If you are a breast-feeding mother and are taking ASA - methocarbamol - codeine, it may affect your baby. Talk to your doctor about whether you should continue breast-feeding.

Children: The safety and effectiveness of using this medication have not been established for children.

The use of ASA may be associated with the development of Reye's syndrome in children and teenagers who have illnesses accompanied by fever, especially influenza and chickenpox. ASA should not be given to, or used by, children or teenagers who have chickenpox or flu symptoms unless a doctor is consulted.

Seniors: Seniors may be more susceptible to the harmful effects of ASA.

What other drugs could interact with Robaxisal-C?

There may be an interaction between ASA - methocarbamol - codeine and any of the following:

  • acetazolamide
  • alcohol
  • alendronate
  • alteplase
  • anaesthetics
  • angiotensin converting enzyme inhibitors (ACEIs; e.g., captopril, ramipril)
  • antihistamines (e.g., cetirizine, dimenhydrinate, diphenhydramine, hydroxyzine)
  • antipsychotics (e.g., haloperidol, quetiapine, olanzapine, risperidone)
  • baclofen
  • barbiturates (e.g., butalbital, phenobarbital, secobarbital)
  • benzodiazepines (e.g., alprazolam, diazepam, lorazepam)
  • bupropion
  • buspirone
  • butorphanol
  • calcium channel blockers (e.g., diltiazem, nifedipine, verapamil)
  • chloral hydrate
  • corticosteroids (e.g., dexamethasone, prednisone, methylprednisolone)
  • cyclobenzaprine
  • dasatanib
  • desvenlafaxine
  • divalproex sodium
  • fluoroquinolone antibiotics (e.g., ciprofloxacin, norfloxacin, moxifloxacin)
  • furosemide
  • ginkgo biloba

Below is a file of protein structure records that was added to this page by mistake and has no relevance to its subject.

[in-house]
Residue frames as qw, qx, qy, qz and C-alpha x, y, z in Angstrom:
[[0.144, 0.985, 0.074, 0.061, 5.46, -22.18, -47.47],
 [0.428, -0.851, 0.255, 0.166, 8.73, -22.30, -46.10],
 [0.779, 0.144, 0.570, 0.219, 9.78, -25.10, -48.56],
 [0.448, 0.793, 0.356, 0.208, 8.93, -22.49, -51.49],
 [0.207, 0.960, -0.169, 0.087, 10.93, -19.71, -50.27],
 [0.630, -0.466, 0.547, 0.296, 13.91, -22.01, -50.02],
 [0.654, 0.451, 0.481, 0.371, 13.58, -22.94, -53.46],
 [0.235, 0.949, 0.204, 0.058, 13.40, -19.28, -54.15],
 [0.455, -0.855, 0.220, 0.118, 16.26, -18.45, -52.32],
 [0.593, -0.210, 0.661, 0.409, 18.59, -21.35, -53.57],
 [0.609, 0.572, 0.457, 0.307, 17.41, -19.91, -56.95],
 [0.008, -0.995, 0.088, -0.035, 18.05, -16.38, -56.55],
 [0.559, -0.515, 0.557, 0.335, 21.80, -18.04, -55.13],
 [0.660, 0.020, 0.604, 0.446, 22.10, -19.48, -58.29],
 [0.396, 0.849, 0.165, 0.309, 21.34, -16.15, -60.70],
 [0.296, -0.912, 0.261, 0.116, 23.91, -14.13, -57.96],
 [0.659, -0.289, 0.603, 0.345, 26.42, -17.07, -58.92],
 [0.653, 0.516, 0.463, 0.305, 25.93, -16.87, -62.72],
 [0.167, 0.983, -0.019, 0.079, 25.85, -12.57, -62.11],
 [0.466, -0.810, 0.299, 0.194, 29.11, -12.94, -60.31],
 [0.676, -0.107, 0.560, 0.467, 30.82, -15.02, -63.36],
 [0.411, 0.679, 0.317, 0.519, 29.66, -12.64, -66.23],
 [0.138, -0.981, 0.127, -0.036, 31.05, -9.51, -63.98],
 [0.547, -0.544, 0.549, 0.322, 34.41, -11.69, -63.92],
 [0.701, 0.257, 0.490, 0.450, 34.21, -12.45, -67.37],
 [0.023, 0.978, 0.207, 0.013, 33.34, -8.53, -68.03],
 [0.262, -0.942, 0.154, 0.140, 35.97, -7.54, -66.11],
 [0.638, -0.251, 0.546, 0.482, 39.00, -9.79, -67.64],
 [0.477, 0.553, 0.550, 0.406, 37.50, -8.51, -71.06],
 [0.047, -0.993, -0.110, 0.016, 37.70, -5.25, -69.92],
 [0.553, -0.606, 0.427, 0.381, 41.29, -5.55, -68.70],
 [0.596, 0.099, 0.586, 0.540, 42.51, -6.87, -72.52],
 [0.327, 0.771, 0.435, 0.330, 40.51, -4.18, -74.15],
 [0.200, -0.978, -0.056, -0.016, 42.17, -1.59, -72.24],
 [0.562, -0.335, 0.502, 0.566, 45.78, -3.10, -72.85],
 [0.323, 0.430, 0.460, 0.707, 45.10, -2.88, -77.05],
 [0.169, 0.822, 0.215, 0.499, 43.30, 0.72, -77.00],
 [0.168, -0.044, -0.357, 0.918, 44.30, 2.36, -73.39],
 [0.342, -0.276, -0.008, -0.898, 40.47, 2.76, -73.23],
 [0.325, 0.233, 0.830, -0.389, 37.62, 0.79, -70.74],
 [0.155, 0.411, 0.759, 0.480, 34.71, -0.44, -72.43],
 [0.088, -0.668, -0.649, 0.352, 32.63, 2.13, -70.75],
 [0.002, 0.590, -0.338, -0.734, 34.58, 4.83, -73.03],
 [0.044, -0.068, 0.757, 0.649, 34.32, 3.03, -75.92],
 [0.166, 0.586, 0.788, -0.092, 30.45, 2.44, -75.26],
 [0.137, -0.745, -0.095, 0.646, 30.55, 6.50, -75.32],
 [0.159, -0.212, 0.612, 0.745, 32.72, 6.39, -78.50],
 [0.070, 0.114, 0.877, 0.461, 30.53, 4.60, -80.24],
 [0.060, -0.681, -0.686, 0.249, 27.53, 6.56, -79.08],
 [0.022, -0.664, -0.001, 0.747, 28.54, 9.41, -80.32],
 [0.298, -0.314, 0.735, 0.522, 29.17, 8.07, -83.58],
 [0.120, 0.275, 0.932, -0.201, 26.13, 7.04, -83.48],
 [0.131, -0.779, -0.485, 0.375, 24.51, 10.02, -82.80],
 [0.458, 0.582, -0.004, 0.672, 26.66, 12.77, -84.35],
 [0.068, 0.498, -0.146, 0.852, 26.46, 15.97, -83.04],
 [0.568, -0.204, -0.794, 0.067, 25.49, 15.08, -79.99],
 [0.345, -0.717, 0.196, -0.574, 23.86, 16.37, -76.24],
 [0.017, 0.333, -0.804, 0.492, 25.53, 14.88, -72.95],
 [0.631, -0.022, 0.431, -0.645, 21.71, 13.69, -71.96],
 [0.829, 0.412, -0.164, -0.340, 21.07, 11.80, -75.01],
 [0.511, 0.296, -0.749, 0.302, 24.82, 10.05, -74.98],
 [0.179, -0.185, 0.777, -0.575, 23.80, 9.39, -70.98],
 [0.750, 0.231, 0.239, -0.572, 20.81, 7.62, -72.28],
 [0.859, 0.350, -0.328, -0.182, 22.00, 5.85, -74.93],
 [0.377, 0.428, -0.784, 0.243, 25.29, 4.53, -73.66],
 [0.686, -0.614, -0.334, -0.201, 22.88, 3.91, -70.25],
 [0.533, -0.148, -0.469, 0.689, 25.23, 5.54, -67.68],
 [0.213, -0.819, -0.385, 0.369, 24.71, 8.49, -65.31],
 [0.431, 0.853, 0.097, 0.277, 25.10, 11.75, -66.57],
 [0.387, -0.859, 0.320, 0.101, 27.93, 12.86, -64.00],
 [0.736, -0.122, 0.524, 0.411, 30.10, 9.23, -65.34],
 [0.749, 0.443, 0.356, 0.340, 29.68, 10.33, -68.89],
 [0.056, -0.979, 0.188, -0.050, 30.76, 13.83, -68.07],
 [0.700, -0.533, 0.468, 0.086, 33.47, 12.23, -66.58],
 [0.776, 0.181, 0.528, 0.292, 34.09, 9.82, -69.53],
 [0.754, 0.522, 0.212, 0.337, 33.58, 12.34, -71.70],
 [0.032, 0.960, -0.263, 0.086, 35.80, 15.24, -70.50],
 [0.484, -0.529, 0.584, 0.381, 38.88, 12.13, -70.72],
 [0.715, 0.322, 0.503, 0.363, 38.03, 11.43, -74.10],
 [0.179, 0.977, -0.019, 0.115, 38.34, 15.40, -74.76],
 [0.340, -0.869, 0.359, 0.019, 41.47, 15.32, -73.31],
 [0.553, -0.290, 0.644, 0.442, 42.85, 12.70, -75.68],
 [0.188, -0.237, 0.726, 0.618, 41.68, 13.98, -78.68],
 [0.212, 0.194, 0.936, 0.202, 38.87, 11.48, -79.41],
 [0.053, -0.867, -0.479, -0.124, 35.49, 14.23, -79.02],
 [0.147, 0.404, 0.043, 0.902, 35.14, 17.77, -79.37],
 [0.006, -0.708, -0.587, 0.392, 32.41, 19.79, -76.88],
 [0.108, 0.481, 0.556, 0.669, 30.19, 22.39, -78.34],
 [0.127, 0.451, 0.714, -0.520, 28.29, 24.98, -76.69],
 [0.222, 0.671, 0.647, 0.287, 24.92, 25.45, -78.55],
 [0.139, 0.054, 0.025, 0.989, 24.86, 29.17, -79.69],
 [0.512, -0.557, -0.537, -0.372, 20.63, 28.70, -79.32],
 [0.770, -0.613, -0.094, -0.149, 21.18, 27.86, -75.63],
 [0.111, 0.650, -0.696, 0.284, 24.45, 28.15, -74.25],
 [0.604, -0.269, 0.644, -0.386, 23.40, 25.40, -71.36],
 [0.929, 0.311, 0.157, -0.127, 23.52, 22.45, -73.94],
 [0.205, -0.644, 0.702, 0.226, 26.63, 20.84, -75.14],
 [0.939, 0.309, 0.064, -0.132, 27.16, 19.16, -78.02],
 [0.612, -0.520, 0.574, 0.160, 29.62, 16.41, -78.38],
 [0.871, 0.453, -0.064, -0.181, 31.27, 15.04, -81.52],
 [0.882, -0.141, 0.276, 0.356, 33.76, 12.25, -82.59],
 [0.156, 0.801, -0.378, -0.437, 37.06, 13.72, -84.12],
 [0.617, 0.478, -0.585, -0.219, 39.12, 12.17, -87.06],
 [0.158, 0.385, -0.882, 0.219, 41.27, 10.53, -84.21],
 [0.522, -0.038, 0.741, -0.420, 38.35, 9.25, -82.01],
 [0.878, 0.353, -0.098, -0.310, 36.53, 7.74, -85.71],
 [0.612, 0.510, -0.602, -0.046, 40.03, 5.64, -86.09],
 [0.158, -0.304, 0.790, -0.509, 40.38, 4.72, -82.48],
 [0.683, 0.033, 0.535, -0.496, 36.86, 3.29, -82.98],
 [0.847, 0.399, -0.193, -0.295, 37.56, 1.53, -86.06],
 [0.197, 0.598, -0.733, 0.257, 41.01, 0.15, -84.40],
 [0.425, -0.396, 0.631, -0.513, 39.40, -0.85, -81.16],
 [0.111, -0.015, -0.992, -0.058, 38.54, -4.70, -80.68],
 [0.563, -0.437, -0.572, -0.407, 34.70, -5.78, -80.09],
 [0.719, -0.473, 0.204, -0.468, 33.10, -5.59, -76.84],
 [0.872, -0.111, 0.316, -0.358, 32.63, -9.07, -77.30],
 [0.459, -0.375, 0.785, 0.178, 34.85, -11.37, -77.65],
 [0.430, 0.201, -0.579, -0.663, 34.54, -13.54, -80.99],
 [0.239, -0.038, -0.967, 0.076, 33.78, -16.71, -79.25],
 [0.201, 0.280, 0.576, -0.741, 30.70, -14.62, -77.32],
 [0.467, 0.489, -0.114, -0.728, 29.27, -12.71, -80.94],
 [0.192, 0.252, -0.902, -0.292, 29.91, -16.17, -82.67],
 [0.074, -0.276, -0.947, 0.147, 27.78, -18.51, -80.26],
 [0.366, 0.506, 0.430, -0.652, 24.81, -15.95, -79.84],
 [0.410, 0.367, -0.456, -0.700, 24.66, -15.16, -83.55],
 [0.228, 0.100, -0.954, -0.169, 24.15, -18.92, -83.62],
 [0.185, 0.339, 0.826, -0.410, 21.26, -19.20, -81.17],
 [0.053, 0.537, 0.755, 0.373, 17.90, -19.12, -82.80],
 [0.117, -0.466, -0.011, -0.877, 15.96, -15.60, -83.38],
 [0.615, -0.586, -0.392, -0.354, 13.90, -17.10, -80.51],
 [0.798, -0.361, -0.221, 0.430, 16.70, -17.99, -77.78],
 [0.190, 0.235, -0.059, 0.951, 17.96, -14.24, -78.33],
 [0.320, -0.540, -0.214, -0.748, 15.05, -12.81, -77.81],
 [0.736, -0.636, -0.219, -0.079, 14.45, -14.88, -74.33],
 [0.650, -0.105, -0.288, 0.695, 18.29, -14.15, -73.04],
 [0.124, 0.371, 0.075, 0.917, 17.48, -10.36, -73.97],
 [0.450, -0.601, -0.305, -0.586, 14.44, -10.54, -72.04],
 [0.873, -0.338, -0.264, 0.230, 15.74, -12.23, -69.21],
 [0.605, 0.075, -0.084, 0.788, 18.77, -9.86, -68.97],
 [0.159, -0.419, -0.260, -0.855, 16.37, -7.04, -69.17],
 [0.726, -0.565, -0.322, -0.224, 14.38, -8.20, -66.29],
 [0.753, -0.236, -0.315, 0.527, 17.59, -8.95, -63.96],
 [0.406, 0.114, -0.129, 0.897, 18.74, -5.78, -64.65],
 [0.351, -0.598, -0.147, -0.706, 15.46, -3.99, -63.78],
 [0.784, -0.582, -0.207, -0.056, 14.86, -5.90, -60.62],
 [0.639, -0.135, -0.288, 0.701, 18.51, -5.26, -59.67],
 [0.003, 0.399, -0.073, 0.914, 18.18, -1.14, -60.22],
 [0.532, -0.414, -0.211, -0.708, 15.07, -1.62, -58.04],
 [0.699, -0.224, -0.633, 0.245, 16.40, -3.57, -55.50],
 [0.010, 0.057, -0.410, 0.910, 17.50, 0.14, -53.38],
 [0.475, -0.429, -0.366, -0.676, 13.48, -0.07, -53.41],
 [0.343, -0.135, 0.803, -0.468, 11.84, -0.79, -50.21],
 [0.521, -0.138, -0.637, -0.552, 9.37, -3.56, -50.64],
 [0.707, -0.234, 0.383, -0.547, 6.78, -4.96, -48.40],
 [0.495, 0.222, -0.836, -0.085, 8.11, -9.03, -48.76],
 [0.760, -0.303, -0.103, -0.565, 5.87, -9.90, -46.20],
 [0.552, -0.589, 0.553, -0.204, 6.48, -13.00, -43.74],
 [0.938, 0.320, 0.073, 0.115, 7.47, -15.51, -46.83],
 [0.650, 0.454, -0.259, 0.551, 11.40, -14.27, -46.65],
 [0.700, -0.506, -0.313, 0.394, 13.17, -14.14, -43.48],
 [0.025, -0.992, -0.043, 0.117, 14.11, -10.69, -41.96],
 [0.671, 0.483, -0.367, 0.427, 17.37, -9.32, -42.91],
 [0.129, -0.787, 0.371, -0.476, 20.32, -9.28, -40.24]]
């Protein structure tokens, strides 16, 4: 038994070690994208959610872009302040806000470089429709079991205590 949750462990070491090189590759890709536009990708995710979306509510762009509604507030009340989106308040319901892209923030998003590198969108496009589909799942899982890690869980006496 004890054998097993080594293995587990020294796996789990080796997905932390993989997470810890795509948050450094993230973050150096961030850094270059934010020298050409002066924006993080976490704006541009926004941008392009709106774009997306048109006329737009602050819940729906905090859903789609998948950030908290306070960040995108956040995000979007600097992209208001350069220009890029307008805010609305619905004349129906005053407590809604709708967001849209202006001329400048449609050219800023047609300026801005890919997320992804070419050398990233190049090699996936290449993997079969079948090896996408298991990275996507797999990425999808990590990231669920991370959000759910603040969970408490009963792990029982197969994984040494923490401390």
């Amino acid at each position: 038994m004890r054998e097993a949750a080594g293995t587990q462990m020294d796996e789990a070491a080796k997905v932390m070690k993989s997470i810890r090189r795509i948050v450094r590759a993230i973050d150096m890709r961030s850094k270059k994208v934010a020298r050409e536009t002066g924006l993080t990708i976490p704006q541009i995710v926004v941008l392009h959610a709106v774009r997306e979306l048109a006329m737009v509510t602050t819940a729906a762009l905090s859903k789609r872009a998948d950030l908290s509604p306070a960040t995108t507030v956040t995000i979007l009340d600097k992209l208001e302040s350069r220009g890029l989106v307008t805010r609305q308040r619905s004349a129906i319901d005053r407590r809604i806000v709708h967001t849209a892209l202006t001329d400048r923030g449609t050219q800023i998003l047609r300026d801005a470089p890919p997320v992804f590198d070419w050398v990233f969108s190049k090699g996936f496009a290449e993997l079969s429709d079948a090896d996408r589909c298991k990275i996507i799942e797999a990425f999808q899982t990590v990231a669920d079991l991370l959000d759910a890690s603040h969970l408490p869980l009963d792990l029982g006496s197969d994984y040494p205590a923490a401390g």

• glucosamine
  • ketorolac
  • live influenza virus vaccine
  • methotrexate
  • monoamine oxidase inhibitors (e.g., tranylcypromine, phenelzine, moclobemide)
  • non-steroidal anti-inflammaotry medications (NSAIDs; e.g., diclofenac, ibuprofen, naproxen)
  • other narcotic analgesics (e.g., fentanyl, morphine, oxycodone)
  • pentazocine
  • pentoxiphylline
  • phenothiazines (e.g., perphenazine, thioridazine)
  • phenylbutazone
  • probenecid
  • pyridostigmine
  • selective serotonin reuptake inhibitors (e.g., citalopram, fluoxetine, sertraline)
  • sulfinpyrazone
  • tetracycline antibiotics (e.g., doxycycline, minocycline, tetracycline)
  • thiazide diuretics (e.g., hydrochlorothiazide, indapamide)
  • tricyclic antidepressants (e.g., amitriptyline, desipramine, imipramine)
  • valproic acid
  • varicella virus vaccine (chickenpox vaccine)
  • warfarin

If you are taking any of these medications, speak with your doctor or pharmacist. Depending on your specific circumstances, your doctor may want you to:

  • stop taking one of the medications,
  • change one of the medications to another,
  • change how you are taking one or both of the medications, or
  • leave everything as is.

An interaction between two medications does not always mean that you must stop taking one of them. Speak to your doctor about how any drug interactions are being managed or should be managed.

Medications other than those listed above may interact with this medication. Tell your doctor or prescriber about all prescription, over-the-counter (non-prescription), and herbal medications you are taking. Also tell them about any supplements you take. Since caffeine, alcohol, the nicotine from cigarettes, or street drugs can affect the action of many medications, you should let your prescriber know if you use them.

Previous | 1 | 2 | 


Did you find what you were looking for on our website? Please let us know.

Ad

The contents of this site are for informational purposes only and are meant to be discussed with your physician or other qualified health care professional before being acted on. Never disregard any advice given to you by your doctor or other qualified health care professional. Always seek the advice of a physician or other licensed health care professional regarding any questions you have about your medical condition(s) and treatment(s). This site is not a substitute for medical advice.

© 1996 - 2014 MediResource Inc. - MediResource reaches millions of Canadians each year.